On 12 August the High Court granted special leave to appeal in the iiNet case. Unsurprisingly I predicted that it would go to the High Court when the case first came to trial. The case is about whether an ISP who is told about infringements occurring through its infrastructure is under a positive obligation to take steps to stop that infringement. In the case in point the infringement in question was “communicating to the public”. Which, as the Copyright Act has its own peculiarities, doesn’t actually mean communicating. It means making available online. So the infringements that iiNet are supposedly authorising occur when a person puts a file into the sharing folder of their p2p application (or, a person’s act of turning on their computer if the file is already in the folder!)
The parties will be filing their submissions at the moment, with a hearing to be held sometime later.
Comments on the Acquisition of a Business
The sale of a business usually proceeds on the basis where one person has agreed to sell and another person has agreed to buy the business. Often also, there are things to be organised which can’t be done prior to signing the contract. Therefore, there will usually be a difference between the date the contract is signed and the date when the transfers and payment under the agreement occur. This second date is called the “settlement date” or the “completion date”.
During the period between execution and completion the purchaser has an interest in the business and wants to avoid the vendor running it down or extracting anything from the business. That is, the purchaser wants to make sure that the business they get on completion is the business they thought they were getting as at the date they signed the contract.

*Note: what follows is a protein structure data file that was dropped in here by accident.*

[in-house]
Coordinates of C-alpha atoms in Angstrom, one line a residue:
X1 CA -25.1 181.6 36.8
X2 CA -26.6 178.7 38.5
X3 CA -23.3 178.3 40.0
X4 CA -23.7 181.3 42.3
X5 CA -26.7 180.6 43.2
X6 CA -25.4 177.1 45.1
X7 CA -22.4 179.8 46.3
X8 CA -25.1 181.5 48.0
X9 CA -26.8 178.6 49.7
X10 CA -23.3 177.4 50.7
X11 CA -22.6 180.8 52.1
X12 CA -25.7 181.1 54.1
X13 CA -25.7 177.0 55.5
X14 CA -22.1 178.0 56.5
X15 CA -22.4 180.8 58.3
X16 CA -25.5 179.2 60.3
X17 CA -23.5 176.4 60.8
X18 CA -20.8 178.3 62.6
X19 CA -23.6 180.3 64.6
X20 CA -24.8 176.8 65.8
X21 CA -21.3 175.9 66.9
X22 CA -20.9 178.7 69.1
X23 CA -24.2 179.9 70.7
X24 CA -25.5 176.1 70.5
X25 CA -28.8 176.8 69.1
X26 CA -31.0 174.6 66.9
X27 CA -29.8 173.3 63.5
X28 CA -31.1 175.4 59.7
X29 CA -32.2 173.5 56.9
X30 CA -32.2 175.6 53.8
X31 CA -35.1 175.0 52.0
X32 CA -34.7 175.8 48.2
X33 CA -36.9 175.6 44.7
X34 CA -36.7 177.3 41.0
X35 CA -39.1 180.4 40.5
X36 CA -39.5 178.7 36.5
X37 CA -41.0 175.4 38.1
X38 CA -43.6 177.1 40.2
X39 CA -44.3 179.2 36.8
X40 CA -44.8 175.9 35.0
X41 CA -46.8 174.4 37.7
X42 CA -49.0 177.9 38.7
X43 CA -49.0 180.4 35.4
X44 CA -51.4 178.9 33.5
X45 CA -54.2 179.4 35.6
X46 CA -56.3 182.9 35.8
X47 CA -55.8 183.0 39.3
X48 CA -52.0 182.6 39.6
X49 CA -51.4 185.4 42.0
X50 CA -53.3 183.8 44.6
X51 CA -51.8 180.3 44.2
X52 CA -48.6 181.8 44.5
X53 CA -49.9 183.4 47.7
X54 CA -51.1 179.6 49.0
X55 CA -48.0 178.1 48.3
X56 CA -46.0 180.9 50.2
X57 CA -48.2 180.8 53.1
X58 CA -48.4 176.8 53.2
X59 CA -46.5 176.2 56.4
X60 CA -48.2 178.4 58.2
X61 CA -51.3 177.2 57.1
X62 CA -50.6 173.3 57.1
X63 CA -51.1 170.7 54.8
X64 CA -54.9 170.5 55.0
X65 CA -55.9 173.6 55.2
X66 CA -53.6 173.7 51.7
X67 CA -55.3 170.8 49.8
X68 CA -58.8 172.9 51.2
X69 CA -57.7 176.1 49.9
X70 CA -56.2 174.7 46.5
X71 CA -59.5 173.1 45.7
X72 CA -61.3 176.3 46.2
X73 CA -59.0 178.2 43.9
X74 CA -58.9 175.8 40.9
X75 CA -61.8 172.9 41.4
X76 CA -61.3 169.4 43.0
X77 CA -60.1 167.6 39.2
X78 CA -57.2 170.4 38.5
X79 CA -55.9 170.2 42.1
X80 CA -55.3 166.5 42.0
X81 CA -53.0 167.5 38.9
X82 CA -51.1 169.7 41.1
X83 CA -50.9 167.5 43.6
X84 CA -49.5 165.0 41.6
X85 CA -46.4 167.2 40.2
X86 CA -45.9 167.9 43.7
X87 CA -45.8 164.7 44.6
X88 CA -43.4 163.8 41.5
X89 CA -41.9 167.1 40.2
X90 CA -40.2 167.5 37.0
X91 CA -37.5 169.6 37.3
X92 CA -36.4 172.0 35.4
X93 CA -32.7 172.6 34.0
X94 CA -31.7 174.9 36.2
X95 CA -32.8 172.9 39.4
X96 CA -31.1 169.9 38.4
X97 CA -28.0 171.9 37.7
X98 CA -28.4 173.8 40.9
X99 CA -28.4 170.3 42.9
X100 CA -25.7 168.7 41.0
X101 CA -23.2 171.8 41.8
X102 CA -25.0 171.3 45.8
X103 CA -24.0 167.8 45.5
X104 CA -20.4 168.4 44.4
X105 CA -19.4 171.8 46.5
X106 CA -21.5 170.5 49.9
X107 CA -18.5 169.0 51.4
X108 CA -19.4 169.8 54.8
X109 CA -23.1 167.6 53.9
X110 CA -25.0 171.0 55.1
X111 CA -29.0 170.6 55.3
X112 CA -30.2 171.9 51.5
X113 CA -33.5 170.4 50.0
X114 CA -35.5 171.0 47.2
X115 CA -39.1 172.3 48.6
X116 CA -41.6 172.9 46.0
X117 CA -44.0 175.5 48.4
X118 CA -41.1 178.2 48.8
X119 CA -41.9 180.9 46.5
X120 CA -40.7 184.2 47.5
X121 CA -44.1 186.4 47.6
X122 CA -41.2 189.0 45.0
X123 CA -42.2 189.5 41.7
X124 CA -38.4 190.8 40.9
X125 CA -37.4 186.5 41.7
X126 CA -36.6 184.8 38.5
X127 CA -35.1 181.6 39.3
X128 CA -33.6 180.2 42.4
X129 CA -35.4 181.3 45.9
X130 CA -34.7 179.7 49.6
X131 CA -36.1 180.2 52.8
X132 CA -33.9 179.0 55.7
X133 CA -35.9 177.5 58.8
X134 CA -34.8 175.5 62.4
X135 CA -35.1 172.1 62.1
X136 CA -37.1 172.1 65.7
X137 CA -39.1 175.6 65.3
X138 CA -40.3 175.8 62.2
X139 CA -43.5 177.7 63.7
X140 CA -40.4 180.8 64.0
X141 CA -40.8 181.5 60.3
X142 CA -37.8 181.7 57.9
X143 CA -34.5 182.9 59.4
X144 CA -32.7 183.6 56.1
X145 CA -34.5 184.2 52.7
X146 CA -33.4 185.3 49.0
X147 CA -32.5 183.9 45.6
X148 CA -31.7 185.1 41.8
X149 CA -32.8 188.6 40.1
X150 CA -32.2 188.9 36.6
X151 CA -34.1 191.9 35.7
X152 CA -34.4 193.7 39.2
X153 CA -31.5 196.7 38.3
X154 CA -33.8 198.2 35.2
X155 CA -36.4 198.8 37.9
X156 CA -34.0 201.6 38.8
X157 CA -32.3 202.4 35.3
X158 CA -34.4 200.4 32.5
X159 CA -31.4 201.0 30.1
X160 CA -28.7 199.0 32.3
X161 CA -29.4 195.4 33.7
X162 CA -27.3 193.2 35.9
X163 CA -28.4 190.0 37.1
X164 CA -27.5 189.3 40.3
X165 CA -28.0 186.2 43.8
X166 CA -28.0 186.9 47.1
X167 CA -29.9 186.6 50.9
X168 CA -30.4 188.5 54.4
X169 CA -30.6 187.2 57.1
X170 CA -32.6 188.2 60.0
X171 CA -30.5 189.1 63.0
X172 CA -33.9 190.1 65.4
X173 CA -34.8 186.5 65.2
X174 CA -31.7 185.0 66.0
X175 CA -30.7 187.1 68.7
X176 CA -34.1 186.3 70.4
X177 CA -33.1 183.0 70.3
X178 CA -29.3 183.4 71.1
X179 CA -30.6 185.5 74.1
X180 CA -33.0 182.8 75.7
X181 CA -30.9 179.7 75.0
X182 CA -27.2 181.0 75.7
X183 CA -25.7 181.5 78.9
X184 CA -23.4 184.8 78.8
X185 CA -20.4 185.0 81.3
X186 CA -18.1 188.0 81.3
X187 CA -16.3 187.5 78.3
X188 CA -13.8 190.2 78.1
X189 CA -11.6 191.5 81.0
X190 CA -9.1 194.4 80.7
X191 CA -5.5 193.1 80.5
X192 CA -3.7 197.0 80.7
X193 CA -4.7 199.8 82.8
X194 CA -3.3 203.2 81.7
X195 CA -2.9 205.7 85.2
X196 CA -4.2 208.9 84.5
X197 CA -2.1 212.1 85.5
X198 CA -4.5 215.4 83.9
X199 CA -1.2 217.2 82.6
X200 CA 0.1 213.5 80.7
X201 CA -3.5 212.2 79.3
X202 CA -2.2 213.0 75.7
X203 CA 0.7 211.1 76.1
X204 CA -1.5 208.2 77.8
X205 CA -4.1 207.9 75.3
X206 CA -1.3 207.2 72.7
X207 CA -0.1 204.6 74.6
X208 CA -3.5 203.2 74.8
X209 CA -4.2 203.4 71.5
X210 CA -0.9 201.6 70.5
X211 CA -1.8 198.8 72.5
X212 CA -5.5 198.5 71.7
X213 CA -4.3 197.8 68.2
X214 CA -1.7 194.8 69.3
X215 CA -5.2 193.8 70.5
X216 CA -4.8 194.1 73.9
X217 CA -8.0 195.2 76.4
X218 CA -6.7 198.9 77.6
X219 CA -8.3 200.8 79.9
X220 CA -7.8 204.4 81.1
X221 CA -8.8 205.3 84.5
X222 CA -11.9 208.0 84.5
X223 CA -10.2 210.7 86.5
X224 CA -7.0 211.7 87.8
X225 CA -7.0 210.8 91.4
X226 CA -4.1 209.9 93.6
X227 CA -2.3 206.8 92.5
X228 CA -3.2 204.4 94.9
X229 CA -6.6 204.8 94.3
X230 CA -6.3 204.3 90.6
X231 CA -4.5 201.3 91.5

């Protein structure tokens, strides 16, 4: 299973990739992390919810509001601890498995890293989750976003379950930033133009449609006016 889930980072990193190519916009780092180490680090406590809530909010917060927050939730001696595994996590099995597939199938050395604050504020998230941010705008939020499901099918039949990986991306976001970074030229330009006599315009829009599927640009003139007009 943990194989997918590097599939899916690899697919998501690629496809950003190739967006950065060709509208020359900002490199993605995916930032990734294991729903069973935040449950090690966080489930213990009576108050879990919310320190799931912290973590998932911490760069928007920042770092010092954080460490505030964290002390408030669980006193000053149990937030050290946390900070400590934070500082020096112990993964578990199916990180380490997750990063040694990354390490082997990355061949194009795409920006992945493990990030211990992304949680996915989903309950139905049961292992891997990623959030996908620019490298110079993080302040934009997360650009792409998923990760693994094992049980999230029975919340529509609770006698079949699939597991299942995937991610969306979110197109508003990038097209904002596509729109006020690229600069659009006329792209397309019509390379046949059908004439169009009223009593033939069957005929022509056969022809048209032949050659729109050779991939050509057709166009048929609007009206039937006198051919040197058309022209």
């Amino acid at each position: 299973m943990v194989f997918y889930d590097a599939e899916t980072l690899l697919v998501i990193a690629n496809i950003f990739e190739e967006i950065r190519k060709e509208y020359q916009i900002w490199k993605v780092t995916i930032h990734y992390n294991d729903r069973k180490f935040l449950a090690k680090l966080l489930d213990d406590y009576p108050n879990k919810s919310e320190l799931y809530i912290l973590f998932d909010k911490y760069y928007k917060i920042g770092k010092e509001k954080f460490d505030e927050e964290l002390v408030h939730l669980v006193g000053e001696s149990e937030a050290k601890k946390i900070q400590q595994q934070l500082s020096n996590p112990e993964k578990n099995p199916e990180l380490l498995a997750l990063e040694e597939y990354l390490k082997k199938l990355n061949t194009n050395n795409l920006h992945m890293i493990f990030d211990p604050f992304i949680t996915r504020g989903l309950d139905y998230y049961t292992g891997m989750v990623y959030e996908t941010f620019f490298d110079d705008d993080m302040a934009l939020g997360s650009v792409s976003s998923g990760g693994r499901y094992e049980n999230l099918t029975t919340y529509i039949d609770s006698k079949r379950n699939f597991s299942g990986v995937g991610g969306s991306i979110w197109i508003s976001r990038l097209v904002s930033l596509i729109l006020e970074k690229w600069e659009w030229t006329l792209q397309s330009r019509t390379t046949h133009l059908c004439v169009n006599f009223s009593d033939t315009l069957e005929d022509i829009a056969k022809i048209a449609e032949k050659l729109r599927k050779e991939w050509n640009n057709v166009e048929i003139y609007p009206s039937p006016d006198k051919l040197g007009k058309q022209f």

At some stage the purchaser should do a detailed inspection of the business to verify that they are buying what they think they are buying. This is called “due diligence” and the form the due diligence takes will vary depending on the nature of the transaction. A due diligence might involve a quick look at the business’s main books of account, or it might involve a detailed investigation of a wide range of things relevant to the business. This allows the purchaser to be confident that the price they are paying for the business is fair (for example if the business doesn’t own the assets that the purchaser thinks they are buying, then they would pay a lower price).
One of the ways that the purchaser tries to protect itself is by having the vendor make a variety of warranties about the business both as at execution and as at completion. For example, that the assets are not encumbered, and that there are no claims against the business. However, why should the vendor give these warranties if, for example, the purchaser already knows them to be false?